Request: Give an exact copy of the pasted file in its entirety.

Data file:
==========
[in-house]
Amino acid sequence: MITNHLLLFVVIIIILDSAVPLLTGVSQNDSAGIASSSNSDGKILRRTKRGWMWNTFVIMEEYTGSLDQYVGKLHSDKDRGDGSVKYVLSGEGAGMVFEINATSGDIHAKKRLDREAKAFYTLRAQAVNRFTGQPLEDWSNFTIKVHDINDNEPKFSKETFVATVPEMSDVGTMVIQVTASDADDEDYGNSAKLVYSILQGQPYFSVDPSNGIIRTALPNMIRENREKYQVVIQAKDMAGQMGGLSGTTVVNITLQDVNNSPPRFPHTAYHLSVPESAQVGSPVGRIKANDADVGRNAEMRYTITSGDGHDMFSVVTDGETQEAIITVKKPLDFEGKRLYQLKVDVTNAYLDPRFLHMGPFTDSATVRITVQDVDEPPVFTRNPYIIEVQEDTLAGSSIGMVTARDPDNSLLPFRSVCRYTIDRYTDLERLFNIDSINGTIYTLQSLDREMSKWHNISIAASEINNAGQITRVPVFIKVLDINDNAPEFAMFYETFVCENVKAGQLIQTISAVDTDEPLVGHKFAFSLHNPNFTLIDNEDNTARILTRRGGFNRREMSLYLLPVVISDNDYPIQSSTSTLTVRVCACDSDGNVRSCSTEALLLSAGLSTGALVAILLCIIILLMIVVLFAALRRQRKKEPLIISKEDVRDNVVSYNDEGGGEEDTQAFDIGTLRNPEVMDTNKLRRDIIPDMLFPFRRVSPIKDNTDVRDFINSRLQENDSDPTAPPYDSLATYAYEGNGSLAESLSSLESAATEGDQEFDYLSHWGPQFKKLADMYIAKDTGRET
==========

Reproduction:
[in-house]
Amino acid sequence: MITNHLLLFVVIIIILDSAVPLLTGVSQNDSAGIASSSNSDGKILRRTKRGWMWNTFVIMEEYTGSLDQYVGKLHSDKDRGDGSVKYVLSGEGAGMVFEINATSGDIHAKKRLDREAKAFYTLRAQAVNRFTGQPLEDWSNFTIKVHDINDNEPKFSKETFVATVPEMSDVGTMVIQVTASDADDEDYGNSAKLVYSILQGQPYFSVDPSNGIIRTALPNMIRENREKYQVVIQAKDMAGQMGGLSGTTVVNITLQDVNNSPPRFPHTAYHLSVPESAQVGSPVGRIKANDADVGRNAEMRYTITSGDGHDMFSVVTDGETQEAIITVKKPLDFEGKRLYQLKVDVTNAYLDPRFLHMGPFTDSATVRITVQDVDEPPVFTRNPYIIEVQEDTLAGSSIGMVTARDPDNSLLPFRSVCRYTIDRYTDLERLFNIDSINGTIYTLQSLDREMSKWHNISIAASEINNAGQITRVPVFIKVLDINDNAPEFAMFYETFVCENVKAGQLIQTISAVDTDEPLVGHKFAFSLHNPNFTLIDNEDNTARILTRRGGFNRREMSLYLLPVVISDNDYPIQSSTSTLTVRVCACDSDGNVRSCSTEALLLSAGLSTGALVAILLCIIILLMIVVLFAALRRQRKKEPLIISKEDVRDNVVSYNDEGGGEEDTQAFDIGTLRNPEVMDTNKLRRDIIPDMLFPFRRVSPIKDNTDVRDFINSRLQENDSDPTAPPYDSLATYAYEGNGSLAESLSSLESAATEGDQEFDYLSHWGPQFKKLADMYIAKDTGRET